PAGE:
Lockdown limitations drastically reduced the amount of in-real-life face-to-face connection we are having. As social animals, this influences our state of mind and sense of wellbeing. Even with the relaxation to Level 2, we aren’t yet back to ‘normal’ socialising.

Many are facing changes in income or job security. This affects our sense of safety and keeps our brains in a hypervigilant state.

Around 1 in 5 New Zealanders live with mental illness or addiction, and the current situation can intensify distress. There is help available – please refer to the Mental Health Support Services section below.

The tools we are using to stay connected

Zoom fatigue

Image from the Muppet Show opening sequence, with all characters in a tiered gallery, captioned "Finally understood what Zoom meetings remind me of"
Sadly uncredited work – please let me know if you know the original source. Image source: Facebook

While the novelty of checking out our workmates’ homes and playing with virtual backgrounds got us through the initial weeks of the lockdown, “Zoom fatigue” is real (and not just limited to Zoom – it includes any video meeting solution).

Seeing lots of faces close together overcooks our brains as it tries to monitor them simultaneously. And there’s also a background awareness that we are on camera and constantly under observation, so subconsciously we are self-monitoring to make sure we look good.

In many cases, we have transferred face-to-face meeting agendas directly to the online forum without adjusting for the extra brain-drain. Add in back-to-back meetings, and it starts to feel like “death by Zoom”.

The email version of the “desk fly-by”

We’re used to being able to do the “desk fly-by”, where we drop by someone’s desk to ask a quick question. Doing that not only got us our answer but also gave us a chance for social connection. Now we turn that question into an email, filling up inboxes left, right and centre. As the number of unread emails in our inboxes, and unanswered emails we are waiting for, increases, so do our stress levels. And we don’t have the offsetting benefit of a moment of social connection surrounding the question.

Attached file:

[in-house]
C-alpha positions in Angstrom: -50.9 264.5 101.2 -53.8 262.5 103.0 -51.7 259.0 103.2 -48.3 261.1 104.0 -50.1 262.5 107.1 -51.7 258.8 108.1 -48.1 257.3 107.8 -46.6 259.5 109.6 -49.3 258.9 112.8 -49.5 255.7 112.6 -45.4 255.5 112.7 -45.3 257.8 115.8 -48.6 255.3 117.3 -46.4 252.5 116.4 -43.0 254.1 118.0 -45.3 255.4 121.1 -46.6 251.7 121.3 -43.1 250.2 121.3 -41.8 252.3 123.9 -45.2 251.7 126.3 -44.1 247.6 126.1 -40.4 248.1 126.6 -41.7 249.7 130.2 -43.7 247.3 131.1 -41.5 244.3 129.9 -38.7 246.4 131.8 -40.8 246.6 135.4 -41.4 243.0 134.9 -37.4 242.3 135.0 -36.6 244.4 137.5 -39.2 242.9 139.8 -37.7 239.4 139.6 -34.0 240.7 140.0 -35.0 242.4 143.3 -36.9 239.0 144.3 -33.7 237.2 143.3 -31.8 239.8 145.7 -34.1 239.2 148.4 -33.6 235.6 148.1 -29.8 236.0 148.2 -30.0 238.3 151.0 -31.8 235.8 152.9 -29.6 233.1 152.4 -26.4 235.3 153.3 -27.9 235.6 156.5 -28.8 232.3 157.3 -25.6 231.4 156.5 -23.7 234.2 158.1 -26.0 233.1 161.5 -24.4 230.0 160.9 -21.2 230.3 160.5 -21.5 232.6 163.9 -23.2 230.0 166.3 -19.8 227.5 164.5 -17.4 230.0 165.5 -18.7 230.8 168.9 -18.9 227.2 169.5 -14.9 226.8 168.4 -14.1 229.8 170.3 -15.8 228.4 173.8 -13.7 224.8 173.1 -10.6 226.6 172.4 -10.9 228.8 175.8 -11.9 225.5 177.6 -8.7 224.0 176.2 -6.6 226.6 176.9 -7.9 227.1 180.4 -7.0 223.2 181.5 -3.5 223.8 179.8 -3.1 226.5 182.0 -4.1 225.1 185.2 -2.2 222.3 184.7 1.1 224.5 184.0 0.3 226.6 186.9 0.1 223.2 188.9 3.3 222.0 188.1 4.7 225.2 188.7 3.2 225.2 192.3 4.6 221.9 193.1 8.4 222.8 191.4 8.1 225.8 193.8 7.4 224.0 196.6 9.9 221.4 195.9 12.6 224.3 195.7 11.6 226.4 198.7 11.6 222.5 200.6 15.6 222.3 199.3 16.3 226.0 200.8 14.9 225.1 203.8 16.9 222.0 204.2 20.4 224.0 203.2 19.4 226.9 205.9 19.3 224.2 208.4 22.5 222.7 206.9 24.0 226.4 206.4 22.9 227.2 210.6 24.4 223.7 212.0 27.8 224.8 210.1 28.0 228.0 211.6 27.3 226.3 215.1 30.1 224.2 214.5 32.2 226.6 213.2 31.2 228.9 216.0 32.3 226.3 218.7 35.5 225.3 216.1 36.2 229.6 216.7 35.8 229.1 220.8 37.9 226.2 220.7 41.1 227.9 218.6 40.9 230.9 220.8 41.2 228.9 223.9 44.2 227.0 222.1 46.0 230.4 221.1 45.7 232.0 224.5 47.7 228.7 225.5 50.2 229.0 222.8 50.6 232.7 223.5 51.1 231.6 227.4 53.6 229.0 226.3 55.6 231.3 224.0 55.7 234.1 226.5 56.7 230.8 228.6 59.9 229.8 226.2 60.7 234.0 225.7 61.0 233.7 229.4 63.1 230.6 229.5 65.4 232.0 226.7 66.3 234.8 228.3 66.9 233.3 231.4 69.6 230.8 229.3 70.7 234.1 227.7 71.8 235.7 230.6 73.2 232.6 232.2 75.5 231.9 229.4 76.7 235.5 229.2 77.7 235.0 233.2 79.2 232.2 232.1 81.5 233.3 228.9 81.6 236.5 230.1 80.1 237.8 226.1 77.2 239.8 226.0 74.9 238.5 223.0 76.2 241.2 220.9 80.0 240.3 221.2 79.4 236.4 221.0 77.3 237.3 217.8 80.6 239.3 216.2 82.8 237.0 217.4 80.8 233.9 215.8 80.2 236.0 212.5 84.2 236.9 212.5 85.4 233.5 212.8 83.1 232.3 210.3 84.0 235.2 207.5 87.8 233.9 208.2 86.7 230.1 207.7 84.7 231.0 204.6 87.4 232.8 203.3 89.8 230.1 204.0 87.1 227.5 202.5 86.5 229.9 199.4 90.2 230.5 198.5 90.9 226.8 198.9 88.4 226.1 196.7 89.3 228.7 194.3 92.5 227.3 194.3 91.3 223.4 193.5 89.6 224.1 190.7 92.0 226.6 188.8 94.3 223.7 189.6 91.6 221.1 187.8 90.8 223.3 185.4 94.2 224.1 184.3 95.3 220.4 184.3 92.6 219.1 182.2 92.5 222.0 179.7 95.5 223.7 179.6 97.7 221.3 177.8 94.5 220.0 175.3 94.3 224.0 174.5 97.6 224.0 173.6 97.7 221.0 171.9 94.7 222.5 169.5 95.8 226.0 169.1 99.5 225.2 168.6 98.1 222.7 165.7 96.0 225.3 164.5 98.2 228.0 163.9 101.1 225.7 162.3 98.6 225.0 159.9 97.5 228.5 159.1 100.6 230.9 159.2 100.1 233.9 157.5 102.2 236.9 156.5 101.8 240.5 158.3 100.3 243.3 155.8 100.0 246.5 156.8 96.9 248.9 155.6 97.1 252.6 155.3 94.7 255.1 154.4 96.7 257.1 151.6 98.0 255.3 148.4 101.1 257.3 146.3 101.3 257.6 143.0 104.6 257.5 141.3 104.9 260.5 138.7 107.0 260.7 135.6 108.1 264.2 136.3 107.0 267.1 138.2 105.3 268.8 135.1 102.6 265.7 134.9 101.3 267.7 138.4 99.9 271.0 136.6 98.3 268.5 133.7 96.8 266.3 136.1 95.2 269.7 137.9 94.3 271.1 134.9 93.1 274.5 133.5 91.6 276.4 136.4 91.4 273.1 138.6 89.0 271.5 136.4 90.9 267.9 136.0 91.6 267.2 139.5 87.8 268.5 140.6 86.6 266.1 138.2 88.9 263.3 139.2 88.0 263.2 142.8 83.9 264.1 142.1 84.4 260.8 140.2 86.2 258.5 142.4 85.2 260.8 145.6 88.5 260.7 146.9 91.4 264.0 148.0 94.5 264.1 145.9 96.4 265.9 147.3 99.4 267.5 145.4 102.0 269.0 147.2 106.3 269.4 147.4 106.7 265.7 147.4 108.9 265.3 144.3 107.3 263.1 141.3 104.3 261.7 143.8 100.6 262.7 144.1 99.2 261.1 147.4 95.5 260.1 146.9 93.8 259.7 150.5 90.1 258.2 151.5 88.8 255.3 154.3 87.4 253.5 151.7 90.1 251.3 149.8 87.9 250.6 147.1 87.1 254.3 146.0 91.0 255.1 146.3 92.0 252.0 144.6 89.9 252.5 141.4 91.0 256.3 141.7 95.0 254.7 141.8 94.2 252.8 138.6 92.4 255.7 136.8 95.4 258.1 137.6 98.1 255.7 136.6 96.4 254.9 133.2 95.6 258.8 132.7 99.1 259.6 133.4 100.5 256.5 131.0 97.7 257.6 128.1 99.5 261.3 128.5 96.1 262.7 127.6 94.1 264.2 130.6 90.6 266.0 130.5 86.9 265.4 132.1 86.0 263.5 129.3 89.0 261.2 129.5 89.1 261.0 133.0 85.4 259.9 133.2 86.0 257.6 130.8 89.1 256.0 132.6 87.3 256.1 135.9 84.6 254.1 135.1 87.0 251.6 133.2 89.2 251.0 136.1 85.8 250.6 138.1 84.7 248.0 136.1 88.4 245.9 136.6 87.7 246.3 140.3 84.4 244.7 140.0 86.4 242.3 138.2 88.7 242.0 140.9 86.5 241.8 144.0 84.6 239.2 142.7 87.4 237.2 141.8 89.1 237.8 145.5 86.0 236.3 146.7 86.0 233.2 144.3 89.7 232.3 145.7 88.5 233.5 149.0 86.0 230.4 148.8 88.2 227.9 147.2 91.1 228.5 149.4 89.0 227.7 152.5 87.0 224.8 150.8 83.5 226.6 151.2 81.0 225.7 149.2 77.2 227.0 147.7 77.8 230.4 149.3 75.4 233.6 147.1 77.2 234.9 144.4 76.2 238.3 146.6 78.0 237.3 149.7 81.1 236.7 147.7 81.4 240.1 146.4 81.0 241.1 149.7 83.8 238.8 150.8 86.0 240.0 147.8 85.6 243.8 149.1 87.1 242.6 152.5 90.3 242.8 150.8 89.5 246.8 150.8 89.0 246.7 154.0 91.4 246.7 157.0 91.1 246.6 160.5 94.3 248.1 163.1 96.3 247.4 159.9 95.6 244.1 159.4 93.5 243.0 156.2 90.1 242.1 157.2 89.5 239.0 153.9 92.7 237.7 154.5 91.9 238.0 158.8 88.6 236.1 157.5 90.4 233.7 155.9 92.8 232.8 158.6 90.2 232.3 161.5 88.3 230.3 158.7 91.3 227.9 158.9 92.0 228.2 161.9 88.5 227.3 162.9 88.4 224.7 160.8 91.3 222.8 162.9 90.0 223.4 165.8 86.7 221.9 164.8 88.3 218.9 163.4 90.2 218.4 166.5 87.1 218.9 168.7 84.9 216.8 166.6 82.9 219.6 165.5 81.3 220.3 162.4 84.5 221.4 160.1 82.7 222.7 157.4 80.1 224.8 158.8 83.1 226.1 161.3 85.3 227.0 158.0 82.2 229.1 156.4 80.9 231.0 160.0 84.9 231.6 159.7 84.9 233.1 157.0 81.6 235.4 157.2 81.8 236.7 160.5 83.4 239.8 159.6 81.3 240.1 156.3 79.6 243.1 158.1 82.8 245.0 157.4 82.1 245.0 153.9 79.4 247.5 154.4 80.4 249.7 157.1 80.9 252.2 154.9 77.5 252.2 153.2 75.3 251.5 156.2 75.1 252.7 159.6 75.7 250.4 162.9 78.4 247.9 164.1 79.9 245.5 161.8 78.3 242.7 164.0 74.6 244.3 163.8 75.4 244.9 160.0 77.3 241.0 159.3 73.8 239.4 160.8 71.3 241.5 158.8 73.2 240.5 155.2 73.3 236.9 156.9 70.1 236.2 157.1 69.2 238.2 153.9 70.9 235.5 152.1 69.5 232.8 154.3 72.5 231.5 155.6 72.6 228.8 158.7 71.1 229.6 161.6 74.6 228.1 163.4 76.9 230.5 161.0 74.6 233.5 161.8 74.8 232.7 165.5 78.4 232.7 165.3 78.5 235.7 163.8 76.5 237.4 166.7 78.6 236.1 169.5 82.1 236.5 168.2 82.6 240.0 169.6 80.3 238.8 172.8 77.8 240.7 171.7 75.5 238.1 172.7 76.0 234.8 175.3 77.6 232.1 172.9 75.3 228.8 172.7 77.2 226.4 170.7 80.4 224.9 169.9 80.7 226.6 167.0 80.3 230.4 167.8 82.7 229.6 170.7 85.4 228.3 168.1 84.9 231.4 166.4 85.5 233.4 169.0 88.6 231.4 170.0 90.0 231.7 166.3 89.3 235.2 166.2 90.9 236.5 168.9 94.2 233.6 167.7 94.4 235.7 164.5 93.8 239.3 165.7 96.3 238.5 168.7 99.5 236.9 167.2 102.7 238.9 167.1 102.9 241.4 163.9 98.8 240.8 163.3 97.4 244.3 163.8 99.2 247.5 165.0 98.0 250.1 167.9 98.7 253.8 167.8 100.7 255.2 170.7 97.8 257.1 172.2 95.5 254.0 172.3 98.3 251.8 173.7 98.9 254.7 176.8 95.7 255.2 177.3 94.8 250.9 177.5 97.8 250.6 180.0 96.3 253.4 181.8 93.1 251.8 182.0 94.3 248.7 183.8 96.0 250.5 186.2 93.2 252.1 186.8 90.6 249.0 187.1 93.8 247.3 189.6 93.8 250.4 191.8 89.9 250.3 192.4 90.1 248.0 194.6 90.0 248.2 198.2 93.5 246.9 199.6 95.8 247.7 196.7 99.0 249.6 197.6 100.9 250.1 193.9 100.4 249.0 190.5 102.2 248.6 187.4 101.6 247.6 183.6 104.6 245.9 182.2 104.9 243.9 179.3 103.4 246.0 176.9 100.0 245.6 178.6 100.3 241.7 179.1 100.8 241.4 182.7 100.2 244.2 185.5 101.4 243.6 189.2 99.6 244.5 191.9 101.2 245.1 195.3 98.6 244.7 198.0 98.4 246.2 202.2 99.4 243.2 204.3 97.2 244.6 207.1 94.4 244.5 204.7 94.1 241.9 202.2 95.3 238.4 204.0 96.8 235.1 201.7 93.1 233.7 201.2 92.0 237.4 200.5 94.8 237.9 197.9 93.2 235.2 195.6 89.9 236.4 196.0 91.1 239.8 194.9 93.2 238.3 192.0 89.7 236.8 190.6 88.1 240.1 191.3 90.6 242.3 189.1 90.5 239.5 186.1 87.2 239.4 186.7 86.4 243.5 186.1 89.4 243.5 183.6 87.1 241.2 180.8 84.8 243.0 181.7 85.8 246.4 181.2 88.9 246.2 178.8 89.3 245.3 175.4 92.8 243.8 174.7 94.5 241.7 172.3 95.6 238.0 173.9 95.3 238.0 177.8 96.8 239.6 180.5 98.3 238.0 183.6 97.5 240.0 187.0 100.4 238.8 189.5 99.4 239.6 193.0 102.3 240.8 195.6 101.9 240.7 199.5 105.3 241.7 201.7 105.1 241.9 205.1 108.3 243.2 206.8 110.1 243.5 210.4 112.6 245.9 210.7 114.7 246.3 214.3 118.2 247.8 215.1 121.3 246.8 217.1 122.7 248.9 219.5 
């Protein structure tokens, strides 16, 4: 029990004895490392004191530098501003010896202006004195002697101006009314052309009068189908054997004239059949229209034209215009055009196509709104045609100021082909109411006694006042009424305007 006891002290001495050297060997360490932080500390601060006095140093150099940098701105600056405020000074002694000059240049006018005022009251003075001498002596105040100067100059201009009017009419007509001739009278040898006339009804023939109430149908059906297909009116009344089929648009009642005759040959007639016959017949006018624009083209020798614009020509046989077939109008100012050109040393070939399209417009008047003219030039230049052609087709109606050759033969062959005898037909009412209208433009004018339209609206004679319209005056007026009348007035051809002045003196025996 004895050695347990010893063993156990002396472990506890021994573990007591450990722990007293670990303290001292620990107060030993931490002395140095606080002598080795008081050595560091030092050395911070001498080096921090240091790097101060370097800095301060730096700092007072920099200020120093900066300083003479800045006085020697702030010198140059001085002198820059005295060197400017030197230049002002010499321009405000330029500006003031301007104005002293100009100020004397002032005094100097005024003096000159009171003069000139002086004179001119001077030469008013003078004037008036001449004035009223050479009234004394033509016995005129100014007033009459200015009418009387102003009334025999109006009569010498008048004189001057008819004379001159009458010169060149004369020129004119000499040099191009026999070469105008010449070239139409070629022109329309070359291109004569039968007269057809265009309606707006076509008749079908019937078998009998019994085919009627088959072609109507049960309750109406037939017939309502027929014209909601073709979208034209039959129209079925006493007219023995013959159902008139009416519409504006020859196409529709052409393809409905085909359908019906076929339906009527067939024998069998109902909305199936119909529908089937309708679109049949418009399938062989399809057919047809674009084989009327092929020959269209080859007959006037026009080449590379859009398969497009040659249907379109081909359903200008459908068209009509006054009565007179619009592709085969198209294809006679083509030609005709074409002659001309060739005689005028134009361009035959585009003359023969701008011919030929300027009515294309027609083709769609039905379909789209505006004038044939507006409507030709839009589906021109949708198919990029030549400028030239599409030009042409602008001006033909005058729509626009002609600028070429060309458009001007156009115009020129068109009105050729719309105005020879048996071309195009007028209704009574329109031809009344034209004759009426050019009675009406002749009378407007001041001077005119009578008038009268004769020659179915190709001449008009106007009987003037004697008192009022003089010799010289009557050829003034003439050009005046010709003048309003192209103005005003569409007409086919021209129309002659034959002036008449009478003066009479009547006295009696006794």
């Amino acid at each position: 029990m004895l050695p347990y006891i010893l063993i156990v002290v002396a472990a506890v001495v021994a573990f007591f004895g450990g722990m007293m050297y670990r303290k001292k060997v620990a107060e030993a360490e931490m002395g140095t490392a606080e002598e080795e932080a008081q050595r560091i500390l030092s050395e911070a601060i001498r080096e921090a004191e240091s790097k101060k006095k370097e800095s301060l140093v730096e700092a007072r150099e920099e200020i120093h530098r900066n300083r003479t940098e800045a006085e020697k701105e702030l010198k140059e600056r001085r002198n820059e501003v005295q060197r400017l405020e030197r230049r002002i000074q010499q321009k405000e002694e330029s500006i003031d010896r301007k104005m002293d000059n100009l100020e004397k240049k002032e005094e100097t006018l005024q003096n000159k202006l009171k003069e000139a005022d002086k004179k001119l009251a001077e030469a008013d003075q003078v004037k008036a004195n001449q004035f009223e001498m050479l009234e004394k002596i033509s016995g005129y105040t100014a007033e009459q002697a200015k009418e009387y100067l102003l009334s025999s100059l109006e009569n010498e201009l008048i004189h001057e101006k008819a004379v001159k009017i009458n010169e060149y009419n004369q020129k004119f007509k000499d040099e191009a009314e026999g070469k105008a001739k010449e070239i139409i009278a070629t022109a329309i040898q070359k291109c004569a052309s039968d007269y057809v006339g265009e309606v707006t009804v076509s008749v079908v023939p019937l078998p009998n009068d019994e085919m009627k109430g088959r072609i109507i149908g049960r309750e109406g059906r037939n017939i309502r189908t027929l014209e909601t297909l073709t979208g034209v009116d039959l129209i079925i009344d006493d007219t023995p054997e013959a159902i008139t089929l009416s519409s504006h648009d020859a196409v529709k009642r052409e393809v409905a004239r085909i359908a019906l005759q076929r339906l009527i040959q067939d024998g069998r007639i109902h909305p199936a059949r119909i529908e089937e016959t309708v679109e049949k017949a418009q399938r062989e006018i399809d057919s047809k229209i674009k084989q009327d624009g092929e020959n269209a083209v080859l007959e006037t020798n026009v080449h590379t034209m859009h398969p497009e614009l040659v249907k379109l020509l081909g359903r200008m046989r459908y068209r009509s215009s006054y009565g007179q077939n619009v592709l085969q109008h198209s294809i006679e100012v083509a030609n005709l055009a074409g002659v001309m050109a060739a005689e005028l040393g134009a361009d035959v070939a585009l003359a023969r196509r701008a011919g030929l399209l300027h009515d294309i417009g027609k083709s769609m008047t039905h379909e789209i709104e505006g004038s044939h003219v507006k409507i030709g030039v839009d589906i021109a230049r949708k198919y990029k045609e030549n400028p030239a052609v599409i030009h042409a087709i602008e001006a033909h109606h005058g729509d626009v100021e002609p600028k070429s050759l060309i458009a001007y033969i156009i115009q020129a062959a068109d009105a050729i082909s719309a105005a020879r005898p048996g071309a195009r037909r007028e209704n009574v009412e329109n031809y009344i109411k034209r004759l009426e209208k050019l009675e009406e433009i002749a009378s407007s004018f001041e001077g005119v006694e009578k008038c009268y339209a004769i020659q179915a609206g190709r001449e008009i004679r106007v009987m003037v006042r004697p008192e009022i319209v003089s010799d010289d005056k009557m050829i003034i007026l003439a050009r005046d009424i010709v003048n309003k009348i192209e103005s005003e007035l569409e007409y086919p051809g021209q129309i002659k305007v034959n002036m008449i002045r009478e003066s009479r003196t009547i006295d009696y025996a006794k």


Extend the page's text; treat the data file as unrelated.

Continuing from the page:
How do we fix our fatigue?

Fatigue isn’t just something that will go away after a good night’s sleep. We need to implement a programme of self-care to support our wellbeing. Read my previous post on self-care for tips on creating an effective self-care plan to support your sense of wellbeing and flourishing.

Build a new routine and working environment

Our brain responds really well to triggers. Try these:

A woman in a wheelchair, working at a dining table with a laptop, coffee mug and snack.
Dress up for work, set aside a specific space, and move away during breaks. Image source: Pexels
  • Set up a specific area for working, and only sit there when you are working. Step away from it when you are taking a break.
  • If you can’t leave it permanently set up, try to keep the layout the same when you set it up again.
  • Try “dressing up” as if you were going into the office.
  • Create a new ritual to replace the commute and help you switch between work and home – play a particular song, do some star jumps, walk to the letterbox, change your clothes. Anything that helps create a mental break between the different parts of your day.

And create structure for your day and week:

  • Set aside specific times for rest breaks. Block these in your calendar so that they show as “busy”.
  • Move away from your work area during the break. Bonus points if you can get outside for some fresh air and to move your body.
  • Ask your boss and key colleagues to check your calendar before sending a meeting request.